If you've heard anything about the recent Meeting Professionals International Professional Education Conference in New Orleans, I'll bet you've gotten wind of the keynoter. If you cared to find out, you probably also heard about excellent workshops and fun networking events, but chances are the first thing, and perhaps the last thing, you heard about was CNN anchorwoman Lynne Russell and her, shall we say, unusual ideas on self empowerment. OK, just a sample: According to Russell, there's nothing that 20 minutes at Victoria's Secret can't fix. Say what?

I'm not as shocked at Russell's opinions as I am that MPI gave her the floor without having a solid handle on the message she planned to deliver. We all make mistakes, but MPI is supposed to be teaching us how to run a conference, not how not to.

That may be a bit harsh coming from someone who didn't actually make it to the PEC this year, but this is the second time in the past six months that MPI has had to apologize to its constituency. Attendees at an educational event it sponsored during the IT&ME show in October actually got their money back because the event was not up to standards.

Here's some advice for MPI: Stick with strategic issues. With new Web-based tools, the event planner's role is changing fundamentally. And the new issues are not simply which application service provider to work with or how to do research on the Internet. Planners need to think strategically about integrating meeting attendee data with customer relationship management systems. They need to look ahead to expectations of the next generation of e-learners. They need to consider the security issues around Web-based meeting systems. (Did you hear about how hackers broke into the online registration information from the Davos World Economic Forum and stole attendee information? Look for our story in the next issue with advice on how to prevent such a disaster.)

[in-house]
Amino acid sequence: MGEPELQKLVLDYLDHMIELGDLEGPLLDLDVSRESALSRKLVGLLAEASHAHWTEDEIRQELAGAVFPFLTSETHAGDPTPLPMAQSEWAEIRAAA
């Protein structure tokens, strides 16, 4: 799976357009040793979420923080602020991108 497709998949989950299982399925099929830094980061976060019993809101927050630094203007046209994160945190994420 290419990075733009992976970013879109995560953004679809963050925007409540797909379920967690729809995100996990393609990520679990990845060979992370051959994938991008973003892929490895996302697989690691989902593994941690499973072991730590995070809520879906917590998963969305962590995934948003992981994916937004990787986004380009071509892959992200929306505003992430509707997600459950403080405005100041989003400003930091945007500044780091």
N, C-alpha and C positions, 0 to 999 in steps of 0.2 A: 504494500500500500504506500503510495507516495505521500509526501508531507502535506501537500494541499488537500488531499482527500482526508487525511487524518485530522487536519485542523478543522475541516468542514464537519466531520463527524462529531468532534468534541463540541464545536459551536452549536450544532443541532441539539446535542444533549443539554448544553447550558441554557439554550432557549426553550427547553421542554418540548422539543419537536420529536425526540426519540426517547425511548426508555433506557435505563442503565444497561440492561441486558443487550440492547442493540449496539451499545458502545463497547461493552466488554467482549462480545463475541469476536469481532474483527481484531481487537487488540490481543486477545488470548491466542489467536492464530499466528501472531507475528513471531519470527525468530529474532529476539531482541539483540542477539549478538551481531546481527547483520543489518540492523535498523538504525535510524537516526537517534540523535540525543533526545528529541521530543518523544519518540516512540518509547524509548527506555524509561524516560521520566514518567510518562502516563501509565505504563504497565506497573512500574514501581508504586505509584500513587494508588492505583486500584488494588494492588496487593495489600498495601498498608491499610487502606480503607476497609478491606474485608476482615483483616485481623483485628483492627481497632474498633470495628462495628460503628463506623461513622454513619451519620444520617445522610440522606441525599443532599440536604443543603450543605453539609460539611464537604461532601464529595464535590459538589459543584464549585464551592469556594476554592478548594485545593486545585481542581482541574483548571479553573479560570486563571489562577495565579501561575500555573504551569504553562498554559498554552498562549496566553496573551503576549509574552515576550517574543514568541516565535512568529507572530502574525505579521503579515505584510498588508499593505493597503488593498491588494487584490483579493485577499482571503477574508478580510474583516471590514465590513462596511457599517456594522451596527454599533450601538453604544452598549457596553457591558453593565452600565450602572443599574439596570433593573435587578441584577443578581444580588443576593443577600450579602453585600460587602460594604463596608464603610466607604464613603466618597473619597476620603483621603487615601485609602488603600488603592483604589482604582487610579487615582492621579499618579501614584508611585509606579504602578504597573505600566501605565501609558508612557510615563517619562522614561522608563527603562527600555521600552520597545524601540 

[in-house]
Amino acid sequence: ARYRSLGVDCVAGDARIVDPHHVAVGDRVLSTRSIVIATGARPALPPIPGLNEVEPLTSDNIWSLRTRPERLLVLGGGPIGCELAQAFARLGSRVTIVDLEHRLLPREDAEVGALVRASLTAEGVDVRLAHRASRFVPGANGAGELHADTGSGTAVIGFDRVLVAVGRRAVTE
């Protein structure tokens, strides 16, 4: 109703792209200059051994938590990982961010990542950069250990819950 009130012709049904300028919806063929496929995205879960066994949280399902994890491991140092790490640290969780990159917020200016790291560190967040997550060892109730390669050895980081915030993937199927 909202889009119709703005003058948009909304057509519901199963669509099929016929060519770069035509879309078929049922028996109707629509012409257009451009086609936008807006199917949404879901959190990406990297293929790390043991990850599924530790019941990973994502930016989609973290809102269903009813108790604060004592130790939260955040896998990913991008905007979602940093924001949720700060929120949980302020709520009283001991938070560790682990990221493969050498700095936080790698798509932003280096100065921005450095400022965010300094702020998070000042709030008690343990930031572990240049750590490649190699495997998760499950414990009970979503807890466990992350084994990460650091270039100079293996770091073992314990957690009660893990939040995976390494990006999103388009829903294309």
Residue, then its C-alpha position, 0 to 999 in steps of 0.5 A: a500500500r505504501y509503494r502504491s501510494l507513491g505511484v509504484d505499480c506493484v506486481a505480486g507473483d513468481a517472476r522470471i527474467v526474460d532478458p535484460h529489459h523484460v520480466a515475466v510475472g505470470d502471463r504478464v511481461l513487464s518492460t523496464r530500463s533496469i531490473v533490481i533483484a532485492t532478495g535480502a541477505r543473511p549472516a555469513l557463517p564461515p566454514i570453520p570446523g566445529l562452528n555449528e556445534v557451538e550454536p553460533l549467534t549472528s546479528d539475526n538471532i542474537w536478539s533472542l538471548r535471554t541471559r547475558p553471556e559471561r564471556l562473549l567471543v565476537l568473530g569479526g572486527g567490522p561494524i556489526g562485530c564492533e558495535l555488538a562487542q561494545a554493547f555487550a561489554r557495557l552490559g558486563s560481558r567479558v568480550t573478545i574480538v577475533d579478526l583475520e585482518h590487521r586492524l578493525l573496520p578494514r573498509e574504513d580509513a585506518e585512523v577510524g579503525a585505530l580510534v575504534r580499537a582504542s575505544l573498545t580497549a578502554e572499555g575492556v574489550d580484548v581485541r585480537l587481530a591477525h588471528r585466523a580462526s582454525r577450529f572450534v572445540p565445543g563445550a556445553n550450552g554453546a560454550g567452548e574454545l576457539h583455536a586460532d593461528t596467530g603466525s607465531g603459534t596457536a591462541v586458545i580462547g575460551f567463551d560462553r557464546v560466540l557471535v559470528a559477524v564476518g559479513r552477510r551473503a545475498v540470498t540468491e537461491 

Even if Lynne Russell hadn't strayed into the lingerie department, where was she headed? Event planners, whether they're involved in sales meetings, incentive programs, training events, user conferences, or other events, play a critical role in a corporation's or association's marketing efforts and internal and external visions. It's serious business.